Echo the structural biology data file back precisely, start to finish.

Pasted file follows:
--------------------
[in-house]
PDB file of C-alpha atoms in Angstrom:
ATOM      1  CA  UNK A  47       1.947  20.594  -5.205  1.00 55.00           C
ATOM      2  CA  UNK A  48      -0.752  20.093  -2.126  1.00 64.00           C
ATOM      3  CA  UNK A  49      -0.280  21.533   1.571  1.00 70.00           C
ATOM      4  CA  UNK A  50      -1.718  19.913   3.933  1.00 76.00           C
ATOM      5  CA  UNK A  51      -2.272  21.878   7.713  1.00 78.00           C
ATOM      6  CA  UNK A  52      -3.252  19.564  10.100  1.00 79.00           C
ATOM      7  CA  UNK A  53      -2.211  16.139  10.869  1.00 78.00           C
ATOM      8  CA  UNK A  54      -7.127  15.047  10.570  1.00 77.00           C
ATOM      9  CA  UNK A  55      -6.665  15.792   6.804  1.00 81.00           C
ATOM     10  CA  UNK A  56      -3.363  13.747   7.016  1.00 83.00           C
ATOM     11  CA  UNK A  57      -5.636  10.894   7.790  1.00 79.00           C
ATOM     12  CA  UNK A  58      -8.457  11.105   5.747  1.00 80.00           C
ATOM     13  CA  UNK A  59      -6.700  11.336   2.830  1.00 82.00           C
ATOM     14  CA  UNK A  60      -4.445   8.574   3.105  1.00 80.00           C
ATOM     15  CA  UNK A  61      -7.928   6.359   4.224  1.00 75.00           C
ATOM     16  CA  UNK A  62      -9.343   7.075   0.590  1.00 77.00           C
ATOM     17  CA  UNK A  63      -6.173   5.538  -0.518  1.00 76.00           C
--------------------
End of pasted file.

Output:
[in-house]
PDB file of C-alpha atoms in Angstrom:
ATOM      1  CA  UNK A  47       1.947  20.594  -5.205  1.00 55.00           C
ATOM      2  CA  UNK A  48      -0.752  20.093  -2.126  1.00 64.00           C
ATOM      3  CA  UNK A  49      -0.280  21.533   1.571  1.00 70.00           C
ATOM      4  CA  UNK A  50      -1.718  19.913   3.933  1.00 76.00           C
ATOM      5  CA  UNK A  51      -2.272  21.878   7.713  1.00 78.00           C
ATOM      6  CA  UNK A  52      -3.252  19.564  10.100  1.00 79.00           C
ATOM      7  CA  UNK A  53      -2.211  16.139  10.869  1.00 78.00           C
ATOM      8  CA  UNK A  54      -7.127  15.047  10.570  1.00 77.00           C
ATOM      9  CA  UNK A  55      -6.665  15.792   6.804  1.00 81.00           C
ATOM     10  CA  UNK A  56      -3.363  13.747   7.016  1.00 83.00           C
ATOM     11  CA  UNK A  57      -5.636  10.894   7.790  1.00 79.00           C
ATOM     12  CA  UNK A  58      -8.457  11.105   5.747  1.00 80.00           C
ATOM     13  CA  UNK A  59      -6.700  11.336   2.830  1.00 82.00           C
ATOM     14  CA  UNK A  60      -4.445   8.574   3.105  1.00 80.00           C
ATOM     15  CA  UNK A  61      -7.928   6.359   4.224  1.00 75.00           C
ATOM     16  CA  UNK A  62      -9.343   7.075   0.590  1.00 77.00           C
ATOM     17  CA  UNK A  63      -6.173   5.538  -0.518  1.00 76.00           C